The sixth-ranked Maryland women’s basketball team knew full well entering Saturday afternoon’s game against Ohio State that the Buckeyes would likely be its most daunting obstacle in its quest for a second straight conference championship and the biggest threat to halting its long winning streak over Big Ten opponents.
Maryland had its run, which stretched 31 games dating back to 2007, end amid turnovers, missed layups and balky possessions down the stretch and lost for the second time in three games. The Terrapins ceded early-season Big Ten bragging rights to the No. 9 Buckeyes in an 80-71 defeat in front of an announced 10,119 at Xfinity Center.
“For us it was a great accomplishment,” Terrapins Coach Brenda Frese said of the streak against the Big Ten, which included 21 consecutive wins last season when they swept the league regular season and tournament titles as a first-year member. “I don’t think we ever set out to do it. We’re always into a one-game mind-set, so I think if anyone thought we were going to go undefeated for the next four years, I mean, the game will keep you humble. I thought Ohio State came in here with a great chip on their shoulder, and we can’t stay in the past.”
Ohio State went ahead to stay, 56-55, on junior forward Shayla Cooper’s basket with 4 minutes 16 seconds to go in the third quarter. The lead expanded to 70-63 with 7:11 left in the game on senior guard Ameryst Alston’s three-pointer, but Maryland whittled it to 72-69 with 3:11 to play on junior guard Shatori Walker-Kimbrough’s three-pointer.
Buckeyes Coach Kevin McGuff called timeout, and Ohio State got a pair of layups from Alexa Hart around Kelsey Mitchell’s putback for a 78-69 lead with 1:26 to play to all but secure the outcome. It was the teams’ first meeting since Maryland beat the Buckeyes in last season’s Big Ten tournament final, 77-74.
Reserve guard Brene Moseley led Maryland (12-2, 1-1 Big Ten) with 20 points and matched a career-high with 10 assists. The former first-team All-Met at Paint Branch High shot 8 for 16 but missed all five of her three-point attempts and went 4 of 7 from the free throw line. Walker-Kimbrough added 16 points but committed seven of Maryland’s 20 turnovers in the Terrapins’ first home loss since Jan. 27, 2014, to Notre Dame.
Frese cited the fatigue of a third game in six days as a culprit in Maryland’s 34-14 discrepancy in points in the paint as well as the Terrapins making 4 of 10 foul shots in the second half. Maryland finished only slightly ahead in rebounding, 38-35, but came in leading the country with a plus-20.5 rebounding margin. It also scored more than 17 points fewer than its 88.3 points per game average coming in, which was second nationally.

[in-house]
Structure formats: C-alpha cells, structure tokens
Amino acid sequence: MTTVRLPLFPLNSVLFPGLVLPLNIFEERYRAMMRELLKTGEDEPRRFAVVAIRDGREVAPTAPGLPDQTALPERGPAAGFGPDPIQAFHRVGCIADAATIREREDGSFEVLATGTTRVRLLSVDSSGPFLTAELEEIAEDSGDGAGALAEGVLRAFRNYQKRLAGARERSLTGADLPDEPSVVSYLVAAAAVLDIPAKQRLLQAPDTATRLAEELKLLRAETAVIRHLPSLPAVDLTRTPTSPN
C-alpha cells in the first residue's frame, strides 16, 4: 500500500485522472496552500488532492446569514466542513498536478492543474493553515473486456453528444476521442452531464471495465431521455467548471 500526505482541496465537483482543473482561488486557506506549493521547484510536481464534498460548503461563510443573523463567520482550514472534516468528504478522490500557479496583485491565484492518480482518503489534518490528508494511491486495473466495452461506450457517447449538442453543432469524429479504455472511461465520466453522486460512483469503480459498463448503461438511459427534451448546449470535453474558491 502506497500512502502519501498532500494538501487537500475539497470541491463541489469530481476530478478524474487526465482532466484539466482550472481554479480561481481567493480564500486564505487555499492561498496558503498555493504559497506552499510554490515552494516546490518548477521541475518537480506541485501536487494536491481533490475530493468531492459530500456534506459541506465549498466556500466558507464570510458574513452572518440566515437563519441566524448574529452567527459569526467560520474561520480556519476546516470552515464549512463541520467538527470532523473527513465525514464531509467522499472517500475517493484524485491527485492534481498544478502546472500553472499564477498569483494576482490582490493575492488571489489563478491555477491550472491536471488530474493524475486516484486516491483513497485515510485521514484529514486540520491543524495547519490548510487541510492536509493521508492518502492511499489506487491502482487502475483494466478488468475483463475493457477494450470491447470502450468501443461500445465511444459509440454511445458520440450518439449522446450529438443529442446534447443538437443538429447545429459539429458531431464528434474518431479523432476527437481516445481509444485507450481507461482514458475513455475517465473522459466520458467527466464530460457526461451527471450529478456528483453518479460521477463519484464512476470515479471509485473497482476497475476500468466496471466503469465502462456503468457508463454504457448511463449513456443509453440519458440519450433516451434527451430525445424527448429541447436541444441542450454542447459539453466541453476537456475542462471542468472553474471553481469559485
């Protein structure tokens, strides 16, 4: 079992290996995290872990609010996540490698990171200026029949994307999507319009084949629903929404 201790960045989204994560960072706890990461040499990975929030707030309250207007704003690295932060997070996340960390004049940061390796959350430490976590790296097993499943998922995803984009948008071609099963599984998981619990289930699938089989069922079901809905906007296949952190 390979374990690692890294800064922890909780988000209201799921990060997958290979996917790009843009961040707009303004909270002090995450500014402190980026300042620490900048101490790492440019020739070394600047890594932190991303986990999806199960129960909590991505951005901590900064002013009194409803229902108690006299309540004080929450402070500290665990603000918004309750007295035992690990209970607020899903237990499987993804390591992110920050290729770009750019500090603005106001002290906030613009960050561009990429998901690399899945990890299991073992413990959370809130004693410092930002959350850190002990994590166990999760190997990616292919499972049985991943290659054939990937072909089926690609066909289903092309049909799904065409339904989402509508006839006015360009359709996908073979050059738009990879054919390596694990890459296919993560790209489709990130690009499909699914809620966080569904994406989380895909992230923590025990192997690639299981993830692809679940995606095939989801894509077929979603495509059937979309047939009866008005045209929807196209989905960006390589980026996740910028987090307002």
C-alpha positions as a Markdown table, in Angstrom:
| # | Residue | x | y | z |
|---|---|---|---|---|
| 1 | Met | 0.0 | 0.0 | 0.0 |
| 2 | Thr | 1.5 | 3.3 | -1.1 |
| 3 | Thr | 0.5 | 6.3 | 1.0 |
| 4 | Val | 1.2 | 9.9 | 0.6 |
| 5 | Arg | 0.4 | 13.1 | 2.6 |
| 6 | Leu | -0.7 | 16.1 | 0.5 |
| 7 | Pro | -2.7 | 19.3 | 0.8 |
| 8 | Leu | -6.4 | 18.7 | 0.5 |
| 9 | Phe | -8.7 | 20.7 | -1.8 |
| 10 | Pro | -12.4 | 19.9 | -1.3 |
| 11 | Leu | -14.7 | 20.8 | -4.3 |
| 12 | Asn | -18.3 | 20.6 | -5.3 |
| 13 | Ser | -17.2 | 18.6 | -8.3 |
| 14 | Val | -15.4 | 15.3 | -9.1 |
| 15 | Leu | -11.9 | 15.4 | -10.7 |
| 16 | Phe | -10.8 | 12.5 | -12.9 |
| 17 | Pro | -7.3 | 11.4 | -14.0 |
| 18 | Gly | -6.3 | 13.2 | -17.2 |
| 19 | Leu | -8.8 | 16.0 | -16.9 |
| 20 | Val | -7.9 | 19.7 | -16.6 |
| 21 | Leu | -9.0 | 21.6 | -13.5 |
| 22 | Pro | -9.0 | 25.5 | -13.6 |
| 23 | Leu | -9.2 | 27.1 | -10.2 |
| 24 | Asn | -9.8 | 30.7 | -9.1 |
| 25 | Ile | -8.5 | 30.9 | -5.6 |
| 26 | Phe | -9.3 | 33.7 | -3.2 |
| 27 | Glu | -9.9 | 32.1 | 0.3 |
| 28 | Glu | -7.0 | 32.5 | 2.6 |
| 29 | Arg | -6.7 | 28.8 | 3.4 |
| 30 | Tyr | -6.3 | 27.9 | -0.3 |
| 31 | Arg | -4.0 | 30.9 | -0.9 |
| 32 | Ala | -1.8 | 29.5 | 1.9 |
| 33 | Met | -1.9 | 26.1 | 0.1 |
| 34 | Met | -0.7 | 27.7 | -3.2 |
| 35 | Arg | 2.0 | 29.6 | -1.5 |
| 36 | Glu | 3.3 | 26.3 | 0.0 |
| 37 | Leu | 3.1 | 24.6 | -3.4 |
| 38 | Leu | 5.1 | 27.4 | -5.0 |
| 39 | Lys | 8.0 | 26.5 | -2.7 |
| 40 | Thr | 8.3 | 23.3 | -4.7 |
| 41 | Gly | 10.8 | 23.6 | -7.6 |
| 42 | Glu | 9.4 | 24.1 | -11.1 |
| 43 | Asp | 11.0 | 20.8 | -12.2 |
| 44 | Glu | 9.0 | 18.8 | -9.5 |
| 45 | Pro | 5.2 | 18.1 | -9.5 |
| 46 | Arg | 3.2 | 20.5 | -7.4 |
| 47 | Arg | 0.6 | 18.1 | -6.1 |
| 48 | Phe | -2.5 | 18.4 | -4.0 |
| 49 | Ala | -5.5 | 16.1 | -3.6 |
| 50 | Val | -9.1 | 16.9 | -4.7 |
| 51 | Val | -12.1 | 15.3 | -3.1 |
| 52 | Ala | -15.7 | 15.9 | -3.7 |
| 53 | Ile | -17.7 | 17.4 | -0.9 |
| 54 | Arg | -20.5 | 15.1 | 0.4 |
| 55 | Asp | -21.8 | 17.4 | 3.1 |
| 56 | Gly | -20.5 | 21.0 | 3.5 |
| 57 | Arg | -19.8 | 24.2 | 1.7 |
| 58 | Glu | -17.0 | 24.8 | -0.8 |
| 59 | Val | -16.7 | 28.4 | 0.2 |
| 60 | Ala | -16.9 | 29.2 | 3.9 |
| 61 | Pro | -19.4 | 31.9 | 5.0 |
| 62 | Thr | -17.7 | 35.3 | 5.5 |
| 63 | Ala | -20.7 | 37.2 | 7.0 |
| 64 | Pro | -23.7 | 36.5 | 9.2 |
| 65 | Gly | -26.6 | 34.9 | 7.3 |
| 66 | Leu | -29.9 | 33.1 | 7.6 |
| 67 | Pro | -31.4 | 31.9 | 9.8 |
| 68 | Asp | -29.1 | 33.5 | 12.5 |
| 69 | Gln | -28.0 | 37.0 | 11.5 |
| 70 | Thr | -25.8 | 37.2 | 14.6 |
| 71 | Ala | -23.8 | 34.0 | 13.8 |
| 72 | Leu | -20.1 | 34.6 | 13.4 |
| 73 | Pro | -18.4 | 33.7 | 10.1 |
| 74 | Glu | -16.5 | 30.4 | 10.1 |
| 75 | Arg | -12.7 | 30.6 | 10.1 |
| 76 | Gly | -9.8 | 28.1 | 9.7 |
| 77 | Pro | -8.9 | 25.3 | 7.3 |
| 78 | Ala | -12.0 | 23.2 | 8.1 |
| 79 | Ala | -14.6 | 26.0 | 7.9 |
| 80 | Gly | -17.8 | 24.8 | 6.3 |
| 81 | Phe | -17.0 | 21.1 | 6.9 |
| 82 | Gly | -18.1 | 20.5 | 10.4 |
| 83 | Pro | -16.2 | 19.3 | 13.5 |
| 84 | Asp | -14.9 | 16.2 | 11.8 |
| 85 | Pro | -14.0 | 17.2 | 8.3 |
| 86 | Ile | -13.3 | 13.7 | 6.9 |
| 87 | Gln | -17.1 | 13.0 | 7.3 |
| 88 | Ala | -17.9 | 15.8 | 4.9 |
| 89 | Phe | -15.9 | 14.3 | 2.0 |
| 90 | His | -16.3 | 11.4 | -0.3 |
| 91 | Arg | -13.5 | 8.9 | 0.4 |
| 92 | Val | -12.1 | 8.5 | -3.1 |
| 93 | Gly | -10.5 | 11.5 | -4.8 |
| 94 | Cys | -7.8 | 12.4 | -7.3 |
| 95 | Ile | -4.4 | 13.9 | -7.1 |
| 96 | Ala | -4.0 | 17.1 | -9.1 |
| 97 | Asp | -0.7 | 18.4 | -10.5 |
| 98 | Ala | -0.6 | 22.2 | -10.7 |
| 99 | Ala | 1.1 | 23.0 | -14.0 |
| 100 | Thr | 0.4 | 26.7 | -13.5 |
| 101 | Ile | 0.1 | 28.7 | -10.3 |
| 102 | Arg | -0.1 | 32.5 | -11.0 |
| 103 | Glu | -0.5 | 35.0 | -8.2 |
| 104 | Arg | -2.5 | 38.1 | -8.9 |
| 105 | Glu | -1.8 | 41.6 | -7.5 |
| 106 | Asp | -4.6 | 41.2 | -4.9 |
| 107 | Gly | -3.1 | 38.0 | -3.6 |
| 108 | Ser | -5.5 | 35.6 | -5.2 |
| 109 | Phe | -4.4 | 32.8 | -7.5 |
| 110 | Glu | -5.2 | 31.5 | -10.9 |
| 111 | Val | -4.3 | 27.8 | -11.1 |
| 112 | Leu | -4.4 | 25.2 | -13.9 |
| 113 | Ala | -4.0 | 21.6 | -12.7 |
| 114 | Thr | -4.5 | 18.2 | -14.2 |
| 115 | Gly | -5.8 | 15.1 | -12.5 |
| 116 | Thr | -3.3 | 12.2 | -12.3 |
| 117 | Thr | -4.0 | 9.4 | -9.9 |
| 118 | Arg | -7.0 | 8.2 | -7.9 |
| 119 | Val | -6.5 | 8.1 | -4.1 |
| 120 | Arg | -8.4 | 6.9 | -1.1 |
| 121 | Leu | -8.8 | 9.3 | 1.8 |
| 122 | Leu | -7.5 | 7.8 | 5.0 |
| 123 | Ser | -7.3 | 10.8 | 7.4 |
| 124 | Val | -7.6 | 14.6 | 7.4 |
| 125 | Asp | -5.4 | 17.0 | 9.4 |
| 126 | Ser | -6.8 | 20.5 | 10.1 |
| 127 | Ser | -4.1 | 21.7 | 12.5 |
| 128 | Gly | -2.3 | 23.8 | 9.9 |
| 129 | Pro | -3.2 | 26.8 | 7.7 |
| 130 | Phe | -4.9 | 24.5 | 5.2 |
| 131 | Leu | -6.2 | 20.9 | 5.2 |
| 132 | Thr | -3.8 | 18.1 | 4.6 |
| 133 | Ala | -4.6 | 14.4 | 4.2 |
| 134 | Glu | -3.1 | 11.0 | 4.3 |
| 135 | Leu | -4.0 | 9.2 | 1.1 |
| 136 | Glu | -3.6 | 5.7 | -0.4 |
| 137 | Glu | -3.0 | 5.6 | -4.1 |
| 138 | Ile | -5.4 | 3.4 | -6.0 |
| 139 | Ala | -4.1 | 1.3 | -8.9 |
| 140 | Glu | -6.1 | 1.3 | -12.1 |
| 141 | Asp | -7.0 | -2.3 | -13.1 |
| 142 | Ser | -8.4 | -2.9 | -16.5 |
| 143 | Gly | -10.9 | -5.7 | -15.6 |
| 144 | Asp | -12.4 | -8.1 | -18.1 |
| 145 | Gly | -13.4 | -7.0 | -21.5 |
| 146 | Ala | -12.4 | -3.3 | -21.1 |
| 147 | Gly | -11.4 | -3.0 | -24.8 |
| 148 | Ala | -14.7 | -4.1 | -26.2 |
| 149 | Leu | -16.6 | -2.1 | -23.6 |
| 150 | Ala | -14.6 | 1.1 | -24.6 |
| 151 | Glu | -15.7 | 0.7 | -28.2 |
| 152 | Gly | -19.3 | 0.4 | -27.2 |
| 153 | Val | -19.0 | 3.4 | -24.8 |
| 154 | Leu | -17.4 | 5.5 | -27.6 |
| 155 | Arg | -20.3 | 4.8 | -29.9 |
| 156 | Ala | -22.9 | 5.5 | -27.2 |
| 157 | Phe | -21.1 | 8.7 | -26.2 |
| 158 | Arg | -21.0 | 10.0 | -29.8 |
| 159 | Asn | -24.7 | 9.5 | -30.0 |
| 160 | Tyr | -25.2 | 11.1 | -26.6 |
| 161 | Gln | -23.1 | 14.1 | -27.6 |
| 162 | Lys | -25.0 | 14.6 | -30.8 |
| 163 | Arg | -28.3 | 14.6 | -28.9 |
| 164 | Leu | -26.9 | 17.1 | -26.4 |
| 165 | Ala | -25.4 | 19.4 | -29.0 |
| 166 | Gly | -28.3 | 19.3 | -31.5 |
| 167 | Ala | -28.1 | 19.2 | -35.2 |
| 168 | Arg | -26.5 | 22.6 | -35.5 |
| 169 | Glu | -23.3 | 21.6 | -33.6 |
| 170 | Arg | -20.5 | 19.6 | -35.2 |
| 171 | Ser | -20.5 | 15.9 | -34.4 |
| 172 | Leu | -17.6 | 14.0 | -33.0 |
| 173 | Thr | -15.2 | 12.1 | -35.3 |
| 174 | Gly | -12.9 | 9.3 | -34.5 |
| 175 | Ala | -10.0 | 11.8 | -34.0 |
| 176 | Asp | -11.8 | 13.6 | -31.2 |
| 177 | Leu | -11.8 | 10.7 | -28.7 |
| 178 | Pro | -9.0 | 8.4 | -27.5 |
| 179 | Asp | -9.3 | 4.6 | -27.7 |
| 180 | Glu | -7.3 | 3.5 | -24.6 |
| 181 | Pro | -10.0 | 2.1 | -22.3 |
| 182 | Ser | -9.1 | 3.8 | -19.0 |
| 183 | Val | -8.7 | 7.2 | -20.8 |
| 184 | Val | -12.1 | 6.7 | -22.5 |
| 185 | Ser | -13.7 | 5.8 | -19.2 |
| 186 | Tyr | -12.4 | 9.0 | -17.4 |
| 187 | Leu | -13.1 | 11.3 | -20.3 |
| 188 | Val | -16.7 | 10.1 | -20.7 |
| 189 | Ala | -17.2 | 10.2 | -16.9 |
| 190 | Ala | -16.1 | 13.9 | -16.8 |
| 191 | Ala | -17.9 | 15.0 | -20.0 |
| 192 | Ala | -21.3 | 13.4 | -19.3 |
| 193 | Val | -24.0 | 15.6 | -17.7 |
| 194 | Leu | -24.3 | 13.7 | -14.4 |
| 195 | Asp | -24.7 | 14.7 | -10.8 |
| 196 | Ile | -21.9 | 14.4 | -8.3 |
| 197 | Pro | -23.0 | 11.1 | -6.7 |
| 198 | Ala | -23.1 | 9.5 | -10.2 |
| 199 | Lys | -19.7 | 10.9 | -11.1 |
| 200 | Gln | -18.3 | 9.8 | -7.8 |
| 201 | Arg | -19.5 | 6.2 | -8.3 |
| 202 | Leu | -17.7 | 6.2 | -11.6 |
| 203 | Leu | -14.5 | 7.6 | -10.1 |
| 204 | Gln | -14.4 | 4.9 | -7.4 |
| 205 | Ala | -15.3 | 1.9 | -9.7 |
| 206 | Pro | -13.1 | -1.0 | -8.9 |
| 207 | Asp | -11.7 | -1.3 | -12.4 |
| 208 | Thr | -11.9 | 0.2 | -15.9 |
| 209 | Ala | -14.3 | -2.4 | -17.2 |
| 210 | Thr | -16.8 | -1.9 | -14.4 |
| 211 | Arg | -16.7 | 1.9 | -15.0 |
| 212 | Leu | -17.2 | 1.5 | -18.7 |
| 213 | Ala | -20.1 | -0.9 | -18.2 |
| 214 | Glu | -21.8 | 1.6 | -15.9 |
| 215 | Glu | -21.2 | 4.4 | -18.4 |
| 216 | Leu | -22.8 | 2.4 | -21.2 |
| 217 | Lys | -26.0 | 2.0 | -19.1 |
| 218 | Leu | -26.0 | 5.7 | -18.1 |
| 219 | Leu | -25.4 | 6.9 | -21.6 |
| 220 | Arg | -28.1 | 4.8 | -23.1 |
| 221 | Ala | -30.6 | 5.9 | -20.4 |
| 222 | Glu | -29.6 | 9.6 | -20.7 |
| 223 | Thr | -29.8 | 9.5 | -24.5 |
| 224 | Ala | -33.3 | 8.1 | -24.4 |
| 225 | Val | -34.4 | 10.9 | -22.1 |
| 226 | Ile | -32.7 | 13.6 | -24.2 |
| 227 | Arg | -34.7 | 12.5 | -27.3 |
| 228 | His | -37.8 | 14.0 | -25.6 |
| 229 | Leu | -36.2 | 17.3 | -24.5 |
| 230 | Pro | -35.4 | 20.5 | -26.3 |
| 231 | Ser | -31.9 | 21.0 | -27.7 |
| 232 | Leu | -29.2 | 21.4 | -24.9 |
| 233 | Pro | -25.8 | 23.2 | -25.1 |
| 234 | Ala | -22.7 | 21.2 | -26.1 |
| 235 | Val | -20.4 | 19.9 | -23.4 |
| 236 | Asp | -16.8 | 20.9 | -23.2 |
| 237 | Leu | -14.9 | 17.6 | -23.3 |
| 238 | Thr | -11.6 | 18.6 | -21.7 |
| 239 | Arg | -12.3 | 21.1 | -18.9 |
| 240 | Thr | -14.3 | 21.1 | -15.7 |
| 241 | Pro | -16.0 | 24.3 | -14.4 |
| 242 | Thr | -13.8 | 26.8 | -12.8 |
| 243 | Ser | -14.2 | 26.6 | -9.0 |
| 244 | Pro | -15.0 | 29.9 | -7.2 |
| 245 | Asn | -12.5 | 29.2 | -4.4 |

Mitchell had a game-high 28 points for Ohio State (10-3, 2-0). The sophomore guard, the second-leading scorer in the country, shot 10 for 20, a vast improvement from her performance last season in College Park when she had 19 points but made only 7 of 26 shots during an 87-78 loss.
“This a big win because of who Maryland is and how much success they’ve had,” McGuff said. “I have a tremendous amount of respect for Maryland. It’s a great road win. It’s a great team win, but at the same time, we have to take it for what it is, one Big Ten win.”
Ohio State had to play most of the fourth quarter without Cooper, who fouled out with 8:12 remaining. The reserve finished with 11 points, a game-high 10 rebounds and a team-high six assists before departing with the Buckeyes holding a 65-61 advantage. Hart chipped in 20 points on 10-of-12 shooting with six rebounds.
A flurry of turnovers contributed to Maryland having to play from behind in the third quarter for the first time when a three-point halftime lead turned to a 46-42 deficit. The Buckeyes scored nine in a row for their first lead of the game, compelling Frese to call timeout with 7:42 to play in the third. Maryland responded with a 7-1 flurry to reclaim the lead with 6:54 to go in the quarter.
By that point, Maryland had matched its season average for turnovers in a game with 15. Circumstances grew worse for the Terrapins moments later when Ohio State scored seven consecutive points for a 61-55 advantage with 2:14 to play in the third quarter. Mitchell capped the run by dribbling the length of the court, scoring on a layup and making the free throw after getting fouled.
“Today I don’t think I came out ready to play, so I’ll take this loss on the part of my team,” said Walker-Kimbrough, who leads the Terrapins in scoring with 18.1 points per game. “I have to come out a lot better and play a lot better.”